The Sundance Film Festival is the largest annual, independent film festival in America held in and around Park City, Utah. It is the ultimate gathering of original storytellers and audiences seeking new voices and fresh perspectives drawing filmmakers and movie stars from around the world.
While the festival’s main focus is on American independent filmmakers, it also features several films each year from other countries.
This year Sundance will feature a South Asian Lodge for the first time ever celebrating the 20th anniversary of Gurinder Chadha's seminal film, 'Bend It Like Beckham', which premiered at the festival in 2003. The lodge will host three days of community-focused programmes and events including panels and conversations with creatives and executives, excerpts of all the films by South Asian filmmakers that have premiered at Sundance since its formalization in 1985, dance parties, and much more.
It will also present a panel called Black and Brown Unity and Division, On and Off Screen featuring producer Lisa Cortes, director Geeta Gandhbir, Oscar-winning producer Joseph Patel and Hillman Grad CEO Rishi Rajani.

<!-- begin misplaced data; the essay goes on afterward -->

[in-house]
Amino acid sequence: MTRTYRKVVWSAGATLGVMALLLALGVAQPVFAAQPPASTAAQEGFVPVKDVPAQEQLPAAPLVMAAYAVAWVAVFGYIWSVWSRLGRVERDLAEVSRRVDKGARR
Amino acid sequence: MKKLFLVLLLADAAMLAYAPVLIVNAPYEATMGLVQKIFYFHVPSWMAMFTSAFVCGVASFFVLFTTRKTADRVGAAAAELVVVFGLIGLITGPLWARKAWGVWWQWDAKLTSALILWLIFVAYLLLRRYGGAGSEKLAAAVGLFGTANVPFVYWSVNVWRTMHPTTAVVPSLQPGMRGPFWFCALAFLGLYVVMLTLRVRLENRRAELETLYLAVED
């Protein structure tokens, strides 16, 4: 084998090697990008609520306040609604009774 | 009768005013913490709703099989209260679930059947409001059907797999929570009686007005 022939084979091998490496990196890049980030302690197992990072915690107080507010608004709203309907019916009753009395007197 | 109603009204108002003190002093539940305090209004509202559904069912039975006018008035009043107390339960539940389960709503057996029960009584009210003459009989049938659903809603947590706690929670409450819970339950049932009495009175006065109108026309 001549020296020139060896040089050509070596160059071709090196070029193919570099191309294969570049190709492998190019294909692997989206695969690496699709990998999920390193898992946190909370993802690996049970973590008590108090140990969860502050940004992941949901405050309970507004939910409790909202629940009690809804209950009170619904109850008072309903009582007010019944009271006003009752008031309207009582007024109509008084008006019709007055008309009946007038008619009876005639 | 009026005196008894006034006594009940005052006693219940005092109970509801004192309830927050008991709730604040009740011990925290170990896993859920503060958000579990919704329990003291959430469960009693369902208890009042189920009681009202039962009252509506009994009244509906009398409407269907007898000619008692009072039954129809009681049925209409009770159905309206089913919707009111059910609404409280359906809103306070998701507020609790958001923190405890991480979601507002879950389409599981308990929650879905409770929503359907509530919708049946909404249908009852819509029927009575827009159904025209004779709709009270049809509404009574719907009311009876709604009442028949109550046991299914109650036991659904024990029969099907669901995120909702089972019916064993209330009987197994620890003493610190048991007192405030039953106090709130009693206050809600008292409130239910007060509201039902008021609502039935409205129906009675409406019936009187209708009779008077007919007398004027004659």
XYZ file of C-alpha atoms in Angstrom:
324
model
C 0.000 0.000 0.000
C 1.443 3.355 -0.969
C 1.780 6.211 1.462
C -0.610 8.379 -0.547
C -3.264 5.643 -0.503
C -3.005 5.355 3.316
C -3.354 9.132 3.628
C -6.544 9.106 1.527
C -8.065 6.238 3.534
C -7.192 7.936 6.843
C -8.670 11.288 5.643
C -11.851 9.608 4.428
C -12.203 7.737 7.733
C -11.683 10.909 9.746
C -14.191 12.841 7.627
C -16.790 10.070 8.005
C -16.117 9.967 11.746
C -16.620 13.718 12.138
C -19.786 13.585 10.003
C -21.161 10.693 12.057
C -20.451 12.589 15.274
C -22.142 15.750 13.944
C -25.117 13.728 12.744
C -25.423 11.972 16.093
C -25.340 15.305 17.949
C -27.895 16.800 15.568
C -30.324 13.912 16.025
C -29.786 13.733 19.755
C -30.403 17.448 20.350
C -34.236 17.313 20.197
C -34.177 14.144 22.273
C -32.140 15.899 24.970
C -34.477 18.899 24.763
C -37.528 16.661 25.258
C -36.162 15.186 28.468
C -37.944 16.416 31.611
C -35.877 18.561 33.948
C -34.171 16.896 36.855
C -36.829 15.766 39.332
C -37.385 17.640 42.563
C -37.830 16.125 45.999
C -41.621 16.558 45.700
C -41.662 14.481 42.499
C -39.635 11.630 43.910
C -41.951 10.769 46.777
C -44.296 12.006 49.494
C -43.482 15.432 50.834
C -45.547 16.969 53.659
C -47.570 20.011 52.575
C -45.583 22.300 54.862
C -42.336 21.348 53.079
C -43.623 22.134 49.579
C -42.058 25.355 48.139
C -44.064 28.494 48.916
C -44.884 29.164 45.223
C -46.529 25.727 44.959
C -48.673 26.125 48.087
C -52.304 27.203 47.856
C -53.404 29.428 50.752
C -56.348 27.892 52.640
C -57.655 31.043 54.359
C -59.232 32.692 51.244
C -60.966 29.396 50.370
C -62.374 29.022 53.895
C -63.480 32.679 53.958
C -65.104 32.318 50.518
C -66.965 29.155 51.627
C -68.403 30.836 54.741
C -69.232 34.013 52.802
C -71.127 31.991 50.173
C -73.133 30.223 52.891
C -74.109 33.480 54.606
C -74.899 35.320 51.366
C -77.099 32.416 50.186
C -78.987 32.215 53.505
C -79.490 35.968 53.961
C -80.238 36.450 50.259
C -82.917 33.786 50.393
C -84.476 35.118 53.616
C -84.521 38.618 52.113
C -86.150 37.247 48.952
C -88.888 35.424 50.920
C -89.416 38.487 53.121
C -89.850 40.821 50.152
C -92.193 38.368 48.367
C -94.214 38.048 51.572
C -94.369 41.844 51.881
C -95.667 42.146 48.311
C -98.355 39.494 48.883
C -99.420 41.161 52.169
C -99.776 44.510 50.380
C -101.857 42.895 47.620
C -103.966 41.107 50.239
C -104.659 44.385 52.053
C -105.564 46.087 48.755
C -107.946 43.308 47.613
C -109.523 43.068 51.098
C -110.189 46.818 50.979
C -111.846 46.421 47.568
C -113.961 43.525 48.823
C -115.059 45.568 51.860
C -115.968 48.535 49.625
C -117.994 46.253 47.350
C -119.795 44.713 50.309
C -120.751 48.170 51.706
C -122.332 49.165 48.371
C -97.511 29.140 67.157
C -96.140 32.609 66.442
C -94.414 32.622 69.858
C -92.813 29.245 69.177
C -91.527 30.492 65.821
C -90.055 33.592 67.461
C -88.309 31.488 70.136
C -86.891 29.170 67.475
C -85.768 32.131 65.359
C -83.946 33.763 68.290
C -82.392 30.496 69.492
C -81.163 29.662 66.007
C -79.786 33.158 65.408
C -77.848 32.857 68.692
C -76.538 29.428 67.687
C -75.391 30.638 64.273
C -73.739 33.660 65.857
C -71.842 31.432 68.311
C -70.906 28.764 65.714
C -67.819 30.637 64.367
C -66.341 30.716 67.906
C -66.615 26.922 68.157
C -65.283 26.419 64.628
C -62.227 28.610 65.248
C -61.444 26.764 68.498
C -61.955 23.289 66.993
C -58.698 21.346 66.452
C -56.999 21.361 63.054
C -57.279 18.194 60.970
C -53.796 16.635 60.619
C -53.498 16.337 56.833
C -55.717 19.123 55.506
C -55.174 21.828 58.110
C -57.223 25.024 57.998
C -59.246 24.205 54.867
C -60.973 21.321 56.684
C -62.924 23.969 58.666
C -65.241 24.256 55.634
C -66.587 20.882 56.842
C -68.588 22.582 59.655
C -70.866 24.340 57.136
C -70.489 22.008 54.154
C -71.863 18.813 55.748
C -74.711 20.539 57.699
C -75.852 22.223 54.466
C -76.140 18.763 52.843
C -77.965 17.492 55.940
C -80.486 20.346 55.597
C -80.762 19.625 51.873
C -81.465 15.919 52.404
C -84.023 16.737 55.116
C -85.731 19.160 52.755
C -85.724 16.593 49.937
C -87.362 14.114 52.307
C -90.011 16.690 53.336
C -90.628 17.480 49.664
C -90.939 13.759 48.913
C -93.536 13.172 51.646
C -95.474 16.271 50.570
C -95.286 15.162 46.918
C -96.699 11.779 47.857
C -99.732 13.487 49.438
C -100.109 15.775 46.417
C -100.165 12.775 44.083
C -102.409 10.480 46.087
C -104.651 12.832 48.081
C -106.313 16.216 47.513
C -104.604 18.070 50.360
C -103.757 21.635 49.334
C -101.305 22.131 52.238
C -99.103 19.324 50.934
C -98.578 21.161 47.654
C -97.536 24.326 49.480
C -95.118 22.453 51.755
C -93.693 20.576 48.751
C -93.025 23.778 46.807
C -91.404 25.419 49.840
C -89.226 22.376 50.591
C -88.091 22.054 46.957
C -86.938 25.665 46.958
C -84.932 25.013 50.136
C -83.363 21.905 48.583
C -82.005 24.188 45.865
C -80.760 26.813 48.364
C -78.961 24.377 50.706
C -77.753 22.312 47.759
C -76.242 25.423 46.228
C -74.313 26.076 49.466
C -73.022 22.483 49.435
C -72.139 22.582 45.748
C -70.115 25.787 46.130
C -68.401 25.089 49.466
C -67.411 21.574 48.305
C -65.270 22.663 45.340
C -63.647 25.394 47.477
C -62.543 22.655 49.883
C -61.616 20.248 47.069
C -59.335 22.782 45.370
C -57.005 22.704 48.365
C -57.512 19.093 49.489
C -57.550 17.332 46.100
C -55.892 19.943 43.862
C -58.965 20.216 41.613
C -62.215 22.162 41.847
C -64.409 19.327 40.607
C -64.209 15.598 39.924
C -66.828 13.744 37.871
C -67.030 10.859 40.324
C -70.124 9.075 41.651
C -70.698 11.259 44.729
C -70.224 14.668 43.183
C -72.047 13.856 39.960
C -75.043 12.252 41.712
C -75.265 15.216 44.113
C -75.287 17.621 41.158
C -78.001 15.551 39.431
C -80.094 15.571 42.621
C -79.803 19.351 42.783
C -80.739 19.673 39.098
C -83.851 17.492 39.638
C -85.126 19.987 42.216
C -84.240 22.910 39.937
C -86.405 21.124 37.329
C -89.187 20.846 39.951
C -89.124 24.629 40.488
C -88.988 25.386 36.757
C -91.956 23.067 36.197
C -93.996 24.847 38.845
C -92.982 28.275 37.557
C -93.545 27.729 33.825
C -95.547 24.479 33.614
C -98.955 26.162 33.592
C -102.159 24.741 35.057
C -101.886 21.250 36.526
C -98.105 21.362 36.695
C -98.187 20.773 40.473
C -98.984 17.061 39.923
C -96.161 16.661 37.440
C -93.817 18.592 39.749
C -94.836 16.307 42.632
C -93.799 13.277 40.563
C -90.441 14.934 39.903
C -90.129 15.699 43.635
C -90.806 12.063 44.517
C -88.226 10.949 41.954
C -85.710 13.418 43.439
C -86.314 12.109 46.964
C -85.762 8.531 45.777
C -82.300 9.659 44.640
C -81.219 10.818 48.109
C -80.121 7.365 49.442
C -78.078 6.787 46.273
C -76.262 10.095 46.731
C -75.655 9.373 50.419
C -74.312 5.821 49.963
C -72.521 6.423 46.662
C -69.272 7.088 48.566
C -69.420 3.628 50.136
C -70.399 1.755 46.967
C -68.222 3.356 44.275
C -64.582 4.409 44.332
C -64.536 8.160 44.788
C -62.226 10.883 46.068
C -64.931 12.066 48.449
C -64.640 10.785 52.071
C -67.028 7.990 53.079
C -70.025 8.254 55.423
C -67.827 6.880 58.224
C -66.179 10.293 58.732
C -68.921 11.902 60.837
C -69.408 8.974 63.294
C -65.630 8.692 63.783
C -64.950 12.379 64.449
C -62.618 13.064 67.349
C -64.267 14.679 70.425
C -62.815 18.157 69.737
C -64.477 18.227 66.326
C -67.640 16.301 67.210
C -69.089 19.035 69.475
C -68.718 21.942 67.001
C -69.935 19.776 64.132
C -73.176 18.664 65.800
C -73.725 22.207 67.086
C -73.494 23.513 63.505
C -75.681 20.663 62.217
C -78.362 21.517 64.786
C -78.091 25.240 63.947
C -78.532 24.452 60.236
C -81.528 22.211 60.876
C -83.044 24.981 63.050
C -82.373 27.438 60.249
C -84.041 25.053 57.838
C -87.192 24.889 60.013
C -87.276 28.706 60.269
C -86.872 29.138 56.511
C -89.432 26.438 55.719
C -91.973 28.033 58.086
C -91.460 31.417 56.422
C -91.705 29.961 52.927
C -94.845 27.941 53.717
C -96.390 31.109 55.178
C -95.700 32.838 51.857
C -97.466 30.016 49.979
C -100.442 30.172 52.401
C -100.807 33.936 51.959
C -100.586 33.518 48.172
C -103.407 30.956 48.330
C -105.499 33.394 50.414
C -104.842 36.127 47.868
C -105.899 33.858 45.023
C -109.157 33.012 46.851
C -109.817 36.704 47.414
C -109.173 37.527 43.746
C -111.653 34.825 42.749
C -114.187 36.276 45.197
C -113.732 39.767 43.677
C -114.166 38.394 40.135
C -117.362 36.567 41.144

The South Asian Lodge is being developed by a non-profit organization called 1497 which was founded two years ago by producer Adeel Ahmed, actor Lipica Shah and filmmaker and attorney Kamran Khan to support South Asian representation in the entertainment industry. Its name comes from the final year before colonizers invaded the nations that comprise South Asia; the last year South Asia was free.
1497 is also collaborating with filmmakers Shruti Ganguly and Tanya Selvaratnam on this project.
“The South Asian population in America has increased nearly 40% over the last ten years, resulting in hunger for authentic representation and visibility on and behind the screen. It is wonderful to work with allies like Sundance to recognize the growing footprint of South Asian talent and celebrate them at the forefront of the industry," shared the co-founders of 1497 in a joint statement.
The lodge is a much needed space for South Asian organizers, creators and cinephiles that have always been seeking better representation of their culture and people in cinema. With panels, discussions and conversations by and around the South Asian community, it feels like a void in the entertainment industry has been filled.
The South Asian Lodge will co-exist alongside Sunrise Collective, Sundance’s pan-Asian American Pacific Islander house, and will be open to the public for networking, screenings, and chai from 10 am-10 pm January 21 & 22.
You can check the full event schedule here.